Created by: David Benioff, D.B. Weiss
Cast: Sean Bean, Mark Addy, Lena Heady, Emilia Clarke, Peter Dinklage, Nikolaj Coster-Waldau, Michelle Fairley, Iain Glen, Harry Lloyd, Jason Momoa, Kit Harrington, Aiden Gillen, Alfie Allen, Kate Dickie
Synopsis: Stark is still the King’s Hand despite his attempted resignation. In the king’s absence, Stark makes a few heavy-handed decisions that may jeopardise the Baratheon-Lannister alliance. Tyrion makes a bid for freedom whilst still protesting his innocence. Viserys becomes increasingly unhinged at Khal Drogo’s reluctance to obey him, whilst Daenerys solidifies her position as the latter’s Khaleesi.
As with The Wolf and the Lion, this is an episode with many more dramatic elements interspersed with some thrilling action sequences, and with an episode cliffhanger moment that is nothing if not memorable. Unlike the last episode however, the Targaryen storyline is once again examined, and as such it makes me feel their absence from the last episode was even more telling. Not that their story takes a majority of the screen time this week, but Emilia Clarke once again puts in an absolutely stellar performance as the now strong Khaleesi of the Dothraki, and she remains a brilliant character to follow.
She seems this episode to take the final steps on her path of self discovery and empowerment. She embraces some of the more brutal elements of Dothraki culture, seen eating the raw heart of a horse as part of a Dothraki rite (pictured above, yes a little stomach churning). Her success increases the adoration of her new people, and if anything she shares power with Khal Drogoas opposed to being his trophy. The final step is taken as well to show once and for all that she does indeed wield more power than her brother, and this power goes beyond having a people who adore her.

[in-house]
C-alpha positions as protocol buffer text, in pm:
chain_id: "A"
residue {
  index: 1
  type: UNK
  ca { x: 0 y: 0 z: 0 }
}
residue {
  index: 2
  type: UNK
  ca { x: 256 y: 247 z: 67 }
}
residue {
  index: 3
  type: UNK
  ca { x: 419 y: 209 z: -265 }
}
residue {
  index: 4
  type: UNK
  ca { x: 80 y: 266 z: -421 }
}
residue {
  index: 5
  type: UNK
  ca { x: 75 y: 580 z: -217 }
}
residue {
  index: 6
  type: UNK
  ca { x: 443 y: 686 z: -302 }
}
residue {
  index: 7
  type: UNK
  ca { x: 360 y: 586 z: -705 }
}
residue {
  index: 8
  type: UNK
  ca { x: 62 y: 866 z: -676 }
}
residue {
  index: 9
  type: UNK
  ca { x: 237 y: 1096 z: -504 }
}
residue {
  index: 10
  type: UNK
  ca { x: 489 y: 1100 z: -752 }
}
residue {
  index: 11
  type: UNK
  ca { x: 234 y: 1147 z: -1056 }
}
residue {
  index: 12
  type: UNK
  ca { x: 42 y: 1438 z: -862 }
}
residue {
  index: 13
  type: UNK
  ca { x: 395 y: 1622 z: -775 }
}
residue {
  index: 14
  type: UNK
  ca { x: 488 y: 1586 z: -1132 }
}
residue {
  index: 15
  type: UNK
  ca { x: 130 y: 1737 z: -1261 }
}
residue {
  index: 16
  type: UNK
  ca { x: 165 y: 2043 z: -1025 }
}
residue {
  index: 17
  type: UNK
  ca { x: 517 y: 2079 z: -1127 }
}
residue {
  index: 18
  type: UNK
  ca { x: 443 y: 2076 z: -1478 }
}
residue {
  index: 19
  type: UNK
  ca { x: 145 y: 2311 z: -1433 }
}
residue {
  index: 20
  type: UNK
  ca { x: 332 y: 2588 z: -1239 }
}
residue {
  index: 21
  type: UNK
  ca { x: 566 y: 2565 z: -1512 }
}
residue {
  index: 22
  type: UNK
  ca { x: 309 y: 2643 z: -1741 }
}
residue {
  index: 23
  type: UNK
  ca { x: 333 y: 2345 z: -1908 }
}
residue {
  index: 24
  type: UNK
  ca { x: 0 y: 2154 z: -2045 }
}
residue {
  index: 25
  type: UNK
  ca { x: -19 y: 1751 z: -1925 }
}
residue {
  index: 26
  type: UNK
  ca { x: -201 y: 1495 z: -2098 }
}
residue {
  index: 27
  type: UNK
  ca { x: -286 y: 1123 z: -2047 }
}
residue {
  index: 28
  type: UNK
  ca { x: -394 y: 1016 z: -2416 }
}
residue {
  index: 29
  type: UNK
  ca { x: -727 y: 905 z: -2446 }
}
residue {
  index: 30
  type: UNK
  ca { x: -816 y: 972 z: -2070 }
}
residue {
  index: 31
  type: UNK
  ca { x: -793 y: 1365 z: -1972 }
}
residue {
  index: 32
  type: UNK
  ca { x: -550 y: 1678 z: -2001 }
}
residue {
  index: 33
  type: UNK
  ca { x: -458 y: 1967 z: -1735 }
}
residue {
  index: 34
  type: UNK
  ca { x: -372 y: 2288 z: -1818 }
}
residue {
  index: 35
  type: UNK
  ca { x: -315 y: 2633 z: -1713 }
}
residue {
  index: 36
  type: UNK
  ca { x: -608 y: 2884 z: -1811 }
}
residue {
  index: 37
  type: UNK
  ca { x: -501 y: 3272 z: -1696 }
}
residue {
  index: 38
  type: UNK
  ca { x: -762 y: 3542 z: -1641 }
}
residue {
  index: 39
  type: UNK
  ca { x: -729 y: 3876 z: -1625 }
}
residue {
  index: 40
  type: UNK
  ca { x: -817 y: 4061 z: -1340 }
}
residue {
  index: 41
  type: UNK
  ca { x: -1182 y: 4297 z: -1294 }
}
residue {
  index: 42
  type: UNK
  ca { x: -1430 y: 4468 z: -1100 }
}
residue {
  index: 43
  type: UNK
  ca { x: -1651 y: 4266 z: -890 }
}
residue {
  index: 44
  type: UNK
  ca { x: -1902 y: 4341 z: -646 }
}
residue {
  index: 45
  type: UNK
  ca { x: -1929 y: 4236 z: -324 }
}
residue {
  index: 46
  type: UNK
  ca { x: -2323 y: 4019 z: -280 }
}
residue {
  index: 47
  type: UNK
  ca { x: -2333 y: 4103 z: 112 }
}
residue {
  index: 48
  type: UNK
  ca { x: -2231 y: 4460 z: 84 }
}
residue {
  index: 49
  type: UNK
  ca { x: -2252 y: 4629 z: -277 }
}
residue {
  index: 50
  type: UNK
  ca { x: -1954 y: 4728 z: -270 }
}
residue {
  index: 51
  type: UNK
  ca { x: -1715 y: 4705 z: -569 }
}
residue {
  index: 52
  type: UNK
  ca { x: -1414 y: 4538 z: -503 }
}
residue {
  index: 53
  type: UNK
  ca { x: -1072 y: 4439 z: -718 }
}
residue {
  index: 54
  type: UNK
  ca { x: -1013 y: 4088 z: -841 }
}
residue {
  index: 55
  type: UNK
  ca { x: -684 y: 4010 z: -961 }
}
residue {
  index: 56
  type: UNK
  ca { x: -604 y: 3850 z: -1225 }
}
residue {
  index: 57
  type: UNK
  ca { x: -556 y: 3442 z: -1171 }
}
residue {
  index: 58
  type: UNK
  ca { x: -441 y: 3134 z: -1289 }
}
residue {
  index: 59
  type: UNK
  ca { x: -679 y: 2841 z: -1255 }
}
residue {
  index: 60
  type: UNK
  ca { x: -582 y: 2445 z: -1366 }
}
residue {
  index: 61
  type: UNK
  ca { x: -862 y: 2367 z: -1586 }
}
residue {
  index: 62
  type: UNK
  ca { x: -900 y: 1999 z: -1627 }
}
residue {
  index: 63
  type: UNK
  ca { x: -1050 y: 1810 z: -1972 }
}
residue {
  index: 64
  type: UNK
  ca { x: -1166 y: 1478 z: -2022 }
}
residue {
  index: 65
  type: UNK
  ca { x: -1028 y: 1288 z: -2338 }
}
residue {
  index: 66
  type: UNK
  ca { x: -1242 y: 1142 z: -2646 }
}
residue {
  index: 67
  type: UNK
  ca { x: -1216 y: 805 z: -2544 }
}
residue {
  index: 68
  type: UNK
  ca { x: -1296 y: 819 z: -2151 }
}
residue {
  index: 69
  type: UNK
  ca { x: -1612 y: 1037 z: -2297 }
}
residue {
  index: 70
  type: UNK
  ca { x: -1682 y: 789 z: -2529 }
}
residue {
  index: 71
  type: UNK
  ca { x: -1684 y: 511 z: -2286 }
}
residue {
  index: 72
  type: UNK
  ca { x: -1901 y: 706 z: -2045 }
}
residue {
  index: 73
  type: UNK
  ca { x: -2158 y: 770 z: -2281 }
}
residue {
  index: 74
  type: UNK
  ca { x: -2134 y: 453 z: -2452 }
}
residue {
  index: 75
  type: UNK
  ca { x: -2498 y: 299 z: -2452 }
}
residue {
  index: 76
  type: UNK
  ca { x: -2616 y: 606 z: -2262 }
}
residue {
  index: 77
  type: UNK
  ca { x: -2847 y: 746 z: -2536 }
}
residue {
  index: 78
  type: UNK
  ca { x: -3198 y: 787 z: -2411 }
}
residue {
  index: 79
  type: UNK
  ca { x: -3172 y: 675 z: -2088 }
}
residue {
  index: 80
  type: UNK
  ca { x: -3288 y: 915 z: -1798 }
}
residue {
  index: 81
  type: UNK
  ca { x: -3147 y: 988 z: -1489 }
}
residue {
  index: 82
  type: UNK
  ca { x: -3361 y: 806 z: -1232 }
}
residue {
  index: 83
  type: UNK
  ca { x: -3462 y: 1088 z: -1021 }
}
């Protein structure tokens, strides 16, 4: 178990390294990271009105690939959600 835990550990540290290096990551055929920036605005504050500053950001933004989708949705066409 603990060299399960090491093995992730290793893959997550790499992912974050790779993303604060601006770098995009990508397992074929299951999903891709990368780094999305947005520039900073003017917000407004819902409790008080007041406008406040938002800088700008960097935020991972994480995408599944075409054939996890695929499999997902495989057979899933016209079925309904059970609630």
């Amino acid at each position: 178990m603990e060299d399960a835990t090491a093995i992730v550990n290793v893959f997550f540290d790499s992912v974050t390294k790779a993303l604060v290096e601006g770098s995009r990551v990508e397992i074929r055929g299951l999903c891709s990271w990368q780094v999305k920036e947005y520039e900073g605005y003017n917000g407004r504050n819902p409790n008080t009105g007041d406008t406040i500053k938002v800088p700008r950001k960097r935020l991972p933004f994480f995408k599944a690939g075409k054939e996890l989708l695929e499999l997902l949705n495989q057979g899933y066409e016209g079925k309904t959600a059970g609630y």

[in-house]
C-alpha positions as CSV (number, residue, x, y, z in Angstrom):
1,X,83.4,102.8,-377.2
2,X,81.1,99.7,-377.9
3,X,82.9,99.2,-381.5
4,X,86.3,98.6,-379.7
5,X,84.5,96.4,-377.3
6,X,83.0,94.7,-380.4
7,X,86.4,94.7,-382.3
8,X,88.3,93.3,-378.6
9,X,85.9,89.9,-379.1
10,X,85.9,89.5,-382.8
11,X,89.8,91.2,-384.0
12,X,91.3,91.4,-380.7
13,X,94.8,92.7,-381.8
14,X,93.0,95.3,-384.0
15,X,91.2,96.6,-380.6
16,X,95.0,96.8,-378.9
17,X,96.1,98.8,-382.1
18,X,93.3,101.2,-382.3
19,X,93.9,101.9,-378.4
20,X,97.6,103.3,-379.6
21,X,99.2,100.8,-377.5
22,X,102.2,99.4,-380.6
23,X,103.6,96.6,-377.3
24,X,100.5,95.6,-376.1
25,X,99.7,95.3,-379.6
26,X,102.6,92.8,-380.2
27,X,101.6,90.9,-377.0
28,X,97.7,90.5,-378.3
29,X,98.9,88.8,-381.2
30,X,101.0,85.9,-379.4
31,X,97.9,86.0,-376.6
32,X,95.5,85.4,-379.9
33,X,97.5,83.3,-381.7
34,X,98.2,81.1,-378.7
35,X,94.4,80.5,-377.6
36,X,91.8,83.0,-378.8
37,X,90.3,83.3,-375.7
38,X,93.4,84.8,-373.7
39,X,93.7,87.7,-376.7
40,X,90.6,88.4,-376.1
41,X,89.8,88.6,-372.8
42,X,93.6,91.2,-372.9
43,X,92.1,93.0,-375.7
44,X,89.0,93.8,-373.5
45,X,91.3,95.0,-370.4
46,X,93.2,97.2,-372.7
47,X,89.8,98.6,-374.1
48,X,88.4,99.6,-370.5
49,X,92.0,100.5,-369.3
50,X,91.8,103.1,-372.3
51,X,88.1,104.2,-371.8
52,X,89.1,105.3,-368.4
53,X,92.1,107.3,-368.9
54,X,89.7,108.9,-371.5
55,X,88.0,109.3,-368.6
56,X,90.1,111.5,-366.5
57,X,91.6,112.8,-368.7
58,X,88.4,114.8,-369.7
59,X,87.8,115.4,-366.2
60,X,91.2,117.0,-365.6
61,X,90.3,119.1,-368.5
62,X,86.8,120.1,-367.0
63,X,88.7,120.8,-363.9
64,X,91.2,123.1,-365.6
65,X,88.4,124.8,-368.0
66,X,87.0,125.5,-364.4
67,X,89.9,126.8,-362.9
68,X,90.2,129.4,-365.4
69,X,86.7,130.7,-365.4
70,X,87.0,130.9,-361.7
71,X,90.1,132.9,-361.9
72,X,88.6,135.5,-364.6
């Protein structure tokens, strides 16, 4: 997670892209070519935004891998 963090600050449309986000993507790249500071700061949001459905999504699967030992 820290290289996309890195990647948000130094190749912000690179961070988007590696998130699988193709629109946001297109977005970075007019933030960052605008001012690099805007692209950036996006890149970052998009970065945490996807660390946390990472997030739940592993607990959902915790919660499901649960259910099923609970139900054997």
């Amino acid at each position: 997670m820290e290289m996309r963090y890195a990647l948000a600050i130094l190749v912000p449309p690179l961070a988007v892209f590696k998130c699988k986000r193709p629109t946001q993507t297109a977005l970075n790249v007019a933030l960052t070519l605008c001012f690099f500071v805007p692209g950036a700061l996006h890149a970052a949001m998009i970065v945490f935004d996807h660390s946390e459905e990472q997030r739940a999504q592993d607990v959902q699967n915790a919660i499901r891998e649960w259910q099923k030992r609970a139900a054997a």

Meanwhile, Tyrion is dealing with his current travails, imprisoned by Lady Arryn (Dickie) in a “Sky cell” (a cell open to a vast drop on one side), yet managing to bribe his way out of there and into a confession. In true Tyrion style he manages to admit to every brazen act in his past, yet deny involvement in the assassination of Lord Arryn, Stark’s predecessor as King’s Hand, and of the attempted assassination of Bran. He opts for a trial by combat, and is lucky to have one friend to act as champion amongst his foes. Speaking of Bran, he now has the saddle that was designed by Tyrion, and his first ride out he meets with trouble. He is eventually saved by the ward of Winterfell, Theon Greyjoy (Allen), whom has an increasingly important role in the series, both friend to the Stark’s yet also aware that they once defeated his family leading to his current subservient position.
Stark’s storyline still seems to have the greatest import, however. As listed above, his actions in Baratheon’s absence may well incite war with the Lannister, Baratheo’s own kin by marriage. This is a move clearly not in accordance with the King’s wishes, given he remains in debt to his father-in-law. Stark also may have discovered why Arryn had been so interested in Baratheon’s bastards, all black-haired children like their father, and as records of ancesttry show, a mark of all Baratheon ancestors. My suspiscions as to the pure Lannister blood in Joffrey deepen with this news.
This episode takes the season past the halfway point, and things are shaping up very nicely building towards the season finale. This is fast becoming in my opinion one of the more superior television series of recent years.
4 stars out of 5.
Game of Thrones Episode 5 preview